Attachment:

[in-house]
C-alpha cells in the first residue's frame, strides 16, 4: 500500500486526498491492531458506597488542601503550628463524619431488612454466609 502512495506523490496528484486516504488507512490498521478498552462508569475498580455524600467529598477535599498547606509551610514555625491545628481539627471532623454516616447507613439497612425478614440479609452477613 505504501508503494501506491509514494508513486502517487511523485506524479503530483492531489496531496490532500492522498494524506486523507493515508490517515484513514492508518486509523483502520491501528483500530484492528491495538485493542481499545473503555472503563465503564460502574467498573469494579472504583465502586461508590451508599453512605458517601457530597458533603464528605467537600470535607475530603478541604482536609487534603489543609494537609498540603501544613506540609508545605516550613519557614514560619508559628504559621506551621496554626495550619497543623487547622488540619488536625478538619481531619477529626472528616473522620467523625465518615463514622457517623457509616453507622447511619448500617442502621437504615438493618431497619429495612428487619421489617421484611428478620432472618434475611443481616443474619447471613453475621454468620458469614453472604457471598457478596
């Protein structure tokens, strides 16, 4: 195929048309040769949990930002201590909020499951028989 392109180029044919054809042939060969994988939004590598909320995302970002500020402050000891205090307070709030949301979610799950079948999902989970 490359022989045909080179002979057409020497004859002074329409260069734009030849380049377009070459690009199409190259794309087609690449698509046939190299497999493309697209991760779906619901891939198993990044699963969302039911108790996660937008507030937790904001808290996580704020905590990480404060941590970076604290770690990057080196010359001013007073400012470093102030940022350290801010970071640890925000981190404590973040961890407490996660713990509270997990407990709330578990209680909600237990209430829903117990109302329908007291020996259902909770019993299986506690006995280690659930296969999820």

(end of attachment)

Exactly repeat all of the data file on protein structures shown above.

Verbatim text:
[in-house]
C-alpha cells in the first residue's frame, strides 16, 4: 500500500486526498491492531458506597488542601503550628463524619431488612454466609 502512495506523490496528484486516504488507512490498521478498552462508569475498580455524600467529598477535599498547606509551610514555625491545628481539627471532623454516616447507613439497612425478614440479609452477613 505504501508503494501506491509514494508513486502517487511523485506524479503530483492531489496531496490532500492522498494524506486523507493515508490517515484513514492508518486509523483502520491501528483500530484492528491495538485493542481499545473503555472503563465503564460502574467498573469494579472504583465502586461508590451508599453512605458517601457530597458533603464528605467537600470535607475530603478541604482536609487534603489543609494537609498540603501544613506540609508545605516550613519557614514560619508559628504559621506551621496554626495550619497543623487547622488540619488536625478538619481531619477529626472528616473522620467523625465518615463514622457517623457509616453507622447511619448500617442502621437504615438493618431497619429495612428487619421489617421484611428478620432472618434475611443481616443474619447471613453475621454468620458469614453472604457471598457478596
């Protein structure tokens, strides 16, 4: 195929048309040769949990930002201590909020499951028989 392109180029044919054809042939060969994988939004590598909320995302970002500020402050000891205090307070709030949301979610799950079948999902989970 490359022989045909080179002979057409020497004859002074329409260069734009030849380049377009070459690009199409190259794309087609690449698509046939190299497999493309697209991760779906619901891939198993990044699963969302039911108790996660937008507030937790904001808290996580704020905590990480404060941590970076604290770690990057080196010359001013007073400012470093102030940022350290801010970071640890925000981190404590973040961890407490996660713990509270997990407990709330578990209680909600237990209430829903117990109302329908007291020996259902909770019993299986506690006995280690659930296969999820």